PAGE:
Hjson::Value dat = Hjson::Unmarshal(sampleText.c_str(), sampleText.size());

  // Values can be assigned directly without casting.
  int rate = dat["rate"];
  printf("%d\n", rate);

  // Sometimes it's difficult for the compiler to know
  // what primitive type to convert the Hjson::Value to.
  // Then an explicit cast can be used.
  printf("%s\n", static_cast<const char*>(dat["array"][0]));

  // To encode to Hjson with default options:
  Hjson::Value sampleMap;
  sampleMap["apple"] = 5;
  sampleMap["lettuce"] = 7;
  std::string hjson = Hjson::Marshal(sampleMap);
  // this is short for:
  // auto options = Hjson::DefaultOptions();
  // std::string hjson = Hjson::MarshalWithOptions(sampleMap, options);
  printf("%s\n", hjson.c_str());
}

Iterating through the elements of an Hjson::Value of type Hjson::Value::VECTOR:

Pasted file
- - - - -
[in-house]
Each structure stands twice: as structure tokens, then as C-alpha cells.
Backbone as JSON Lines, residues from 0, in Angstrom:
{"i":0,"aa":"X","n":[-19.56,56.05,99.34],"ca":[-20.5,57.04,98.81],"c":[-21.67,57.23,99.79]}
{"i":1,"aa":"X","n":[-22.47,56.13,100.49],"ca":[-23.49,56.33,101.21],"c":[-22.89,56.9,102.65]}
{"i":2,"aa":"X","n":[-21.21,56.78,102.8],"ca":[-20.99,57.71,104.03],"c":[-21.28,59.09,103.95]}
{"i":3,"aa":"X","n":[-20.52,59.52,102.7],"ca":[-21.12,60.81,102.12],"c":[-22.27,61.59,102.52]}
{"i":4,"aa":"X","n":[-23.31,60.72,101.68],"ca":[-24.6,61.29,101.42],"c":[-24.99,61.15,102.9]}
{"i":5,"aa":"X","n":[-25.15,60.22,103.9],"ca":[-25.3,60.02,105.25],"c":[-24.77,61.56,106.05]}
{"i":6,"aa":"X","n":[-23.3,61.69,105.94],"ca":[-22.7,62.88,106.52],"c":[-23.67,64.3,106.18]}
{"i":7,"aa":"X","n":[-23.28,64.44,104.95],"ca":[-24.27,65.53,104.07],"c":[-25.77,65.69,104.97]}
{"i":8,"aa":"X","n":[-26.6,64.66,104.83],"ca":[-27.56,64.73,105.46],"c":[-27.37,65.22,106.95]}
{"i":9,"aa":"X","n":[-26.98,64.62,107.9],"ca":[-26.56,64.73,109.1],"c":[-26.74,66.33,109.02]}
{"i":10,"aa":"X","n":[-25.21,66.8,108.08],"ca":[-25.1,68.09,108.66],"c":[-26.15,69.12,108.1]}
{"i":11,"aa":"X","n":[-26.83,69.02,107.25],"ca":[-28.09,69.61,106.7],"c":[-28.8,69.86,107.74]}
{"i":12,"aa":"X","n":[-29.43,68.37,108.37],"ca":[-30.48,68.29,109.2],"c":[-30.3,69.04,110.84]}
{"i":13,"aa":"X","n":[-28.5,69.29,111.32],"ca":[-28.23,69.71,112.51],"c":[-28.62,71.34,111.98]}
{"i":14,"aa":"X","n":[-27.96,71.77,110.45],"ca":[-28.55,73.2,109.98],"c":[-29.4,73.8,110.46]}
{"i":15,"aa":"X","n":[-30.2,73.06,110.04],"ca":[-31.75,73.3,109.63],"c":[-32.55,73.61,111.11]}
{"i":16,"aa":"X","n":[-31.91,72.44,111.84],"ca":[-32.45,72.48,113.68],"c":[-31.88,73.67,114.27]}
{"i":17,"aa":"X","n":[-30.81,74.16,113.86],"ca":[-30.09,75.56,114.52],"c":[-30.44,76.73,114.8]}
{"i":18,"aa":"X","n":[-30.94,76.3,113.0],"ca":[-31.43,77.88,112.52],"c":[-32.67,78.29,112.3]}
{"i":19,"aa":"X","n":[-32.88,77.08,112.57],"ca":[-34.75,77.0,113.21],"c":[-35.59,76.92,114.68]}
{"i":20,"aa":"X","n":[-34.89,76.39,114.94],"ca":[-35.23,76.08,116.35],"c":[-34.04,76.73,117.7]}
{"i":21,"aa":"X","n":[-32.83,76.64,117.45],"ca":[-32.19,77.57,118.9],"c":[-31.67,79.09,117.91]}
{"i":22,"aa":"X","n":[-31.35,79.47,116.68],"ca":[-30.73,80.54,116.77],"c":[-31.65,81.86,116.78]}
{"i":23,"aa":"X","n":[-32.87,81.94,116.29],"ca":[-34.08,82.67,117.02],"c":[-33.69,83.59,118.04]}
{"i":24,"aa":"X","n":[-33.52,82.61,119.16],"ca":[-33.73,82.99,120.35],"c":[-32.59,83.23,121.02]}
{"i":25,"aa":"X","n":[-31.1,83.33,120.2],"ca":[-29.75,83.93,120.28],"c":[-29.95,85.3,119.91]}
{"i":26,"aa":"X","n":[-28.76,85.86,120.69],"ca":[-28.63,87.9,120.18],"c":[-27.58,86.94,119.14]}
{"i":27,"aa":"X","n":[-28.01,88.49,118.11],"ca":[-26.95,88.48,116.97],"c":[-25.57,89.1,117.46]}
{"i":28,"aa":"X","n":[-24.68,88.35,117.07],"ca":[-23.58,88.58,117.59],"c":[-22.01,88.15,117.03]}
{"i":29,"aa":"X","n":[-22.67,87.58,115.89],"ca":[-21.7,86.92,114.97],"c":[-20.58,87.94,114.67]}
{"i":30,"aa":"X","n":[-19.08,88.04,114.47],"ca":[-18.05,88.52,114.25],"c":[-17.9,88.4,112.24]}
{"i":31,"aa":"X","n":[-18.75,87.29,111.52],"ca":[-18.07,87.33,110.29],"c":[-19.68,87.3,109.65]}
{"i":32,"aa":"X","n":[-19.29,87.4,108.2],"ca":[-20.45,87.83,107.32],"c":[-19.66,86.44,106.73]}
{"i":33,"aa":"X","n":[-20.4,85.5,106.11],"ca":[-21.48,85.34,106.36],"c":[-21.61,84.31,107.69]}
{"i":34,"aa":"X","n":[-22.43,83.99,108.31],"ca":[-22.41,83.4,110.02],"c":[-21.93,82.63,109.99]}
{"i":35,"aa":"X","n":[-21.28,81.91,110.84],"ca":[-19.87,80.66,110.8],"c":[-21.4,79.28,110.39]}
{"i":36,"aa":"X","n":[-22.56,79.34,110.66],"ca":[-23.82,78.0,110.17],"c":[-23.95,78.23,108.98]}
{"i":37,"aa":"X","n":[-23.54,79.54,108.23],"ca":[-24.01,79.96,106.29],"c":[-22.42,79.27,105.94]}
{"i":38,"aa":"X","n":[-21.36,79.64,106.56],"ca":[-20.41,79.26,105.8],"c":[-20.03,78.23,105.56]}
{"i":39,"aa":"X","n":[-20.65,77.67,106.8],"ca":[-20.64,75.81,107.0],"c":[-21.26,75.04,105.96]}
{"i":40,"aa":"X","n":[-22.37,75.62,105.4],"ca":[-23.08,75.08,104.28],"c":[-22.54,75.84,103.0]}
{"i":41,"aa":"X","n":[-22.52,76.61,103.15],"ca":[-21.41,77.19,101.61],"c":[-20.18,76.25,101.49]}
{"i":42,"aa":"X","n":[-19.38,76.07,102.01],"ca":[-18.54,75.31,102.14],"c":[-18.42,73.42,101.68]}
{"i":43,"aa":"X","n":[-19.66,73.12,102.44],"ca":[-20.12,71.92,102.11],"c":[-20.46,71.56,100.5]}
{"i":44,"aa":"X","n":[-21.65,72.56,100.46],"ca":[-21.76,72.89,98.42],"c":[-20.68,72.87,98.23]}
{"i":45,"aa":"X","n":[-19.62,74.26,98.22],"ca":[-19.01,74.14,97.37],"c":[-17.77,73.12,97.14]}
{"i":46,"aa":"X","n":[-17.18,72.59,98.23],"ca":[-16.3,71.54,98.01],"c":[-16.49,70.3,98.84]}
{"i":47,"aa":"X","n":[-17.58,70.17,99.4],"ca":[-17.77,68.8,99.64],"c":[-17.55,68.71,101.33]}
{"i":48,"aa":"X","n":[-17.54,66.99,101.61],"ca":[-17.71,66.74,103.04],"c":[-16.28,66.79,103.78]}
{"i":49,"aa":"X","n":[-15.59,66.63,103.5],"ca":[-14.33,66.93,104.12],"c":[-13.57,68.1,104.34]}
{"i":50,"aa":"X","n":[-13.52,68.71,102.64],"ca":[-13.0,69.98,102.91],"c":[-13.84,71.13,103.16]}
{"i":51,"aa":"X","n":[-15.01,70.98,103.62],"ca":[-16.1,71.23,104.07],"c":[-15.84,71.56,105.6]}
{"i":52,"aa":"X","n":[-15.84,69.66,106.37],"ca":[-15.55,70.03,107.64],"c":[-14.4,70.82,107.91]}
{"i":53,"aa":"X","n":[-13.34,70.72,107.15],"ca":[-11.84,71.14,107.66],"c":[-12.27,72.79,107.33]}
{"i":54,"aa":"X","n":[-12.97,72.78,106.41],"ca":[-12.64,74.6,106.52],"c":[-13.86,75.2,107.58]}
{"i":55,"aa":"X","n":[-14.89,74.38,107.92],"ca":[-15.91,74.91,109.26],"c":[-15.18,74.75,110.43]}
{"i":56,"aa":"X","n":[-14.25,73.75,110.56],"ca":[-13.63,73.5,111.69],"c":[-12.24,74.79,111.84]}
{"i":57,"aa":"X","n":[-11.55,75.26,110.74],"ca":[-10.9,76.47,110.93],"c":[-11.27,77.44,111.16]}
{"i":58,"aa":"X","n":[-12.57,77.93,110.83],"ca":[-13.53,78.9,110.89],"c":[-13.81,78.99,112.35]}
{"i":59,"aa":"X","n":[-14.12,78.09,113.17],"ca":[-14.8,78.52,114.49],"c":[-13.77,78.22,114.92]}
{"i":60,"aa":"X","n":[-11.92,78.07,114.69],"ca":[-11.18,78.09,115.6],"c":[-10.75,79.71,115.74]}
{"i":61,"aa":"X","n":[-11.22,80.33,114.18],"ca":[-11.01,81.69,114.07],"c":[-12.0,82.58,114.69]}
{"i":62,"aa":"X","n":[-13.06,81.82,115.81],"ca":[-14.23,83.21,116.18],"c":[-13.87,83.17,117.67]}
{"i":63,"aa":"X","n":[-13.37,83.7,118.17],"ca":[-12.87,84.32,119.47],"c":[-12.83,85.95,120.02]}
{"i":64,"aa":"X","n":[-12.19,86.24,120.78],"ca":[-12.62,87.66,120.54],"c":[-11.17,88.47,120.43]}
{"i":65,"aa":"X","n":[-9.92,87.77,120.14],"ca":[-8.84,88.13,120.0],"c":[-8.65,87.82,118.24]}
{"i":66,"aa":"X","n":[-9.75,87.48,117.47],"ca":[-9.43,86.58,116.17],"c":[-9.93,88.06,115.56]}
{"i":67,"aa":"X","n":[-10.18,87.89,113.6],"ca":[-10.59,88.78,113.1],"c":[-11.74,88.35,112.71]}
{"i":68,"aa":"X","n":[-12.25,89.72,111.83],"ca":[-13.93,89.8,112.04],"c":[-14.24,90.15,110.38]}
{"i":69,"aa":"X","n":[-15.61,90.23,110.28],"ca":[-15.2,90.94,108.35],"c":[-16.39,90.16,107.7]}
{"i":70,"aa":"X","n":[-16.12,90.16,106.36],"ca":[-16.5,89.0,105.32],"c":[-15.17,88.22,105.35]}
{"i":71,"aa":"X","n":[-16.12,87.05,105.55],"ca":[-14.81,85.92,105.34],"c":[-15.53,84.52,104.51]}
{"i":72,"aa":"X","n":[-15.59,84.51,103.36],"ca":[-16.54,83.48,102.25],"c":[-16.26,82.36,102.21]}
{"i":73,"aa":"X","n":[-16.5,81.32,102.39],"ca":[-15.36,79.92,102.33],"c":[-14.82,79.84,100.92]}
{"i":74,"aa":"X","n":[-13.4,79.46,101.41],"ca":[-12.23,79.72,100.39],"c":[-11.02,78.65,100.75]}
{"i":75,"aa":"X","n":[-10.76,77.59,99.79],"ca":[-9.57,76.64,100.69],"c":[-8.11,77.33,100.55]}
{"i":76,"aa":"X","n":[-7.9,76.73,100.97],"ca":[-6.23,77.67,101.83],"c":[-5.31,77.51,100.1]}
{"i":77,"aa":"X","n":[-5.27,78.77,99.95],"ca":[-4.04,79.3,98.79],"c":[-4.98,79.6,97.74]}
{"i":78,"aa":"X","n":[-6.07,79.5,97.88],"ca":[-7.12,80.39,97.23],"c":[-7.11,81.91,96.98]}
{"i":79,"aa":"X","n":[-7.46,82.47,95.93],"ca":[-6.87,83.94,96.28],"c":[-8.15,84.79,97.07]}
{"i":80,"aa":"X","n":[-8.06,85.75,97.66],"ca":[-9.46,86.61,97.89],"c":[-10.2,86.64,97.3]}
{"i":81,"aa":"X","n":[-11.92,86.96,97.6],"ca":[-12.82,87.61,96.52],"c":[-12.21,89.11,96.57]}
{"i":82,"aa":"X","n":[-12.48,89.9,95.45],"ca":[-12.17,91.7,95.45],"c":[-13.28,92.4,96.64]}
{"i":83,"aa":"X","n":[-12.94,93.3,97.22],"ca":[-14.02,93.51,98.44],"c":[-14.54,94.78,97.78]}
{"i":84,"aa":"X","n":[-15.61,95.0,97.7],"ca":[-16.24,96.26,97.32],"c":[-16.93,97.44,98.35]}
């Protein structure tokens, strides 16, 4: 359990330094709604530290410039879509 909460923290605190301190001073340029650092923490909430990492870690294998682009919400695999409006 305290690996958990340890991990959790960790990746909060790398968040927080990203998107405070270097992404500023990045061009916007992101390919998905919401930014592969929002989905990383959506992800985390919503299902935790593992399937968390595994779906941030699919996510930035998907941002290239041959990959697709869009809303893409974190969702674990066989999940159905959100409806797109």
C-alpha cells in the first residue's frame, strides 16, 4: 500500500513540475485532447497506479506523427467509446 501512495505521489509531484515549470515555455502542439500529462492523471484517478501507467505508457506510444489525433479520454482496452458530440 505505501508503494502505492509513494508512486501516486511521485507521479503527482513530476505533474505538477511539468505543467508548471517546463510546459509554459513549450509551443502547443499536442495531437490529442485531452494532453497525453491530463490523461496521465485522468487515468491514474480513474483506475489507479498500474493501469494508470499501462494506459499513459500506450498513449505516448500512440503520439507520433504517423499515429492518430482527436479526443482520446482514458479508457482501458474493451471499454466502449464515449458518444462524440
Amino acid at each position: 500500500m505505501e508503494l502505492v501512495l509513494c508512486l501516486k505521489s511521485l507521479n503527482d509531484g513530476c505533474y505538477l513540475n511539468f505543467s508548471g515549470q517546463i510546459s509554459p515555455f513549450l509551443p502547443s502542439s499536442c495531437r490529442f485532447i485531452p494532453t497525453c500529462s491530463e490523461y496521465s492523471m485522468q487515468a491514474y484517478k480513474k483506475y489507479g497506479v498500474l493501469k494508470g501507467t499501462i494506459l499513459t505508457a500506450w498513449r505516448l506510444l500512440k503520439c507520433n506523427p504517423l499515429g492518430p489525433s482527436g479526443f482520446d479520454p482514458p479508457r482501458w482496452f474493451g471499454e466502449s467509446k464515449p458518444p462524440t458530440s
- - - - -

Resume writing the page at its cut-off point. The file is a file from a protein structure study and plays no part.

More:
for (int index = 0; index < int(arr.size()); ++index) {
  std::cout << arr[index] << std::endl;
}

Iterating through the elements of an Hjson::Value of type Hjson::Value::MAP:

for (auto it = map.begin(); it != map.end(); ++it) {
  std::cout << "key: " << it->first << "  value: " << it->second << std::endl;
}

Having a default configuration:

#include <hjson.h>
#include <cstdio>


static const char *_szDefaultConfig = R"(
{
  imageSource: NO DEFAULT
  showImages: true
  writeImages: true
  printFrameIndex: false
  printFrameRate: true
}
)";


Hjson::Value GetConfig(const char *szInputConfig) {
  Hjson::Value defaultConfig = Hjson::Unmarshal(_szDefaultConfig);

  Hjson::Value inputConfig
  try {
    inputConfig = Hjson::Unmarshal(szInputConfig);
  } catch(std::exception e) {
    std::fprintf(stderr, "Error: Failed to unmarshal input config\n");
    std::fprintf(stdout, "Default config:\n");
    std::fprintf(stdout, _szDefaultConfig);

    return Hjson::Value();
  }

  return Hjson::Merge(defaultConfig, inputConfig);
}

History